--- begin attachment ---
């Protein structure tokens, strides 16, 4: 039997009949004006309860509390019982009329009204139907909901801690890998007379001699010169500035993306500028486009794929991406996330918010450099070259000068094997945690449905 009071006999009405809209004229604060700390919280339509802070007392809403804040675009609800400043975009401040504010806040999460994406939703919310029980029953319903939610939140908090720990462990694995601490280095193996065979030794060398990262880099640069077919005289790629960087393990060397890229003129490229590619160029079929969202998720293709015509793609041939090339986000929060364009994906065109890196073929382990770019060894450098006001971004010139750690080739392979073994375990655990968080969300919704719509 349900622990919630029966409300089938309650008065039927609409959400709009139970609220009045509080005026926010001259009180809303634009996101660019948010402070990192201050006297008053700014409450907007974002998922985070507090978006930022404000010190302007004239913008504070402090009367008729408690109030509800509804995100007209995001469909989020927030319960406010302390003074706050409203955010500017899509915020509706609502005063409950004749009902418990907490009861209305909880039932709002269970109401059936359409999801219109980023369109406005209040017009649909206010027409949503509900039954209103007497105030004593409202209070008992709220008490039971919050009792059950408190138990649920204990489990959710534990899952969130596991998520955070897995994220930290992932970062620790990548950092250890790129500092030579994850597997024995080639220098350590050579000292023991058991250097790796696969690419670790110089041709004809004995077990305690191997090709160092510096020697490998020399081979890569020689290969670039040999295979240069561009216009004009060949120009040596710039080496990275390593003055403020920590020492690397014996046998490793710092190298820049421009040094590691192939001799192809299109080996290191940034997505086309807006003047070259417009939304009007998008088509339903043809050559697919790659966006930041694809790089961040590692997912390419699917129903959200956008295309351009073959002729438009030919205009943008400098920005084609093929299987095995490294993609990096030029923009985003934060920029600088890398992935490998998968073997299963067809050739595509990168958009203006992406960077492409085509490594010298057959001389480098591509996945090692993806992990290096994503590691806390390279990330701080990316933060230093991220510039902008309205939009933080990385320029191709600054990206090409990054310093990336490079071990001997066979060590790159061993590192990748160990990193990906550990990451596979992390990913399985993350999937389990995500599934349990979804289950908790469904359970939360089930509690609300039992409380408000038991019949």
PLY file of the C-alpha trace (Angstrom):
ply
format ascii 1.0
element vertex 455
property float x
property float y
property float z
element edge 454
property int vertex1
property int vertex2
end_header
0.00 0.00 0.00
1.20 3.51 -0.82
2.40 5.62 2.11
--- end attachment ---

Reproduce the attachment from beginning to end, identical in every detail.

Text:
């Protein structure tokens, strides 16, 4: 039997009949004006309860509390019982009329009204139907909901801690890998007379001699010169500035993306500028486009794929991406996330918010450099070259000068094997945690449905 009071006999009405809209004229604060700390919280339509802070007392809403804040675009609800400043975009401040504010806040999460994406939703919310029980029953319903939610939140908090720990462990694995601490280095193996065979030794060398990262880099640069077919005289790629960087393990060397890229003129490229590619160029079929969202998720293709015509793609041939090339986000929060364009994906065109890196073929382990770019060894450098006001971004010139750690080739392979073994375990655990968080969300919704719509 349900622990919630029966409300089938309650008065039927609409959400709009139970609220009045509080005026926010001259009180809303634009996101660019948010402070990192201050006297008053700014409450907007974002998922985070507090978006930022404000010190302007004239913008504070402090009367008729408690109030509800509804995100007209995001469909989020927030319960406010302390003074706050409203955010500017899509915020509706609502005063409950004749009902418990907490009861209305909880039932709002269970109401059936359409999801219109980023369109406005209040017009649909206010027409949503509900039954209103007497105030004593409202209070008992709220008490039971919050009792059950408190138990649920204990489990959710534990899952969130596991998520955070897995994220930290992932970062620790990548950092250890790129500092030579994850597997024995080639220098350590050579000292023991058991250097790796696969690419670790110089041709004809004995077990305690191997090709160092510096020697490998020399081979890569020689290969670039040999295979240069561009216009004009060949120009040596710039080496990275390593003055403020920590020492690397014996046998490793710092190298820049421009040094590691192939001799192809299109080996290191940034997505086309807006003047070259417009939304009007998008088509339903043809050559697919790659966006930041694809790089961040590692997912390419699917129903959200956008295309351009073959002729438009030919205009943008400098920005084609093929299987095995490294993609990096030029923009985003934060920029600088890398992935490998998968073997299963067809050739595509990168958009203006992406960077492409085509490594010298057959001389480098591509996945090692993806992990290096994503590691806390390279990330701080990316933060230093991220510039902008309205939009933080990385320029191709600054990206090409990054310093990336490079071990001997066979060590790159061993590192990748160990990193990906550990990451596979992390990913399985993350999937389990995500599934349990979804289950908790469904359970939360089930509690609300039992409380408000038991019949």
PLY file of the C-alpha trace (Angstrom):
ply
format ascii 1.0
element vertex 455
property float x
property float y
property float z
element edge 454
property int vertex1
property int vertex2
end_header
0.00 0.00 0.00
1.20 3.51 -0.82
2.40 5.62 2.11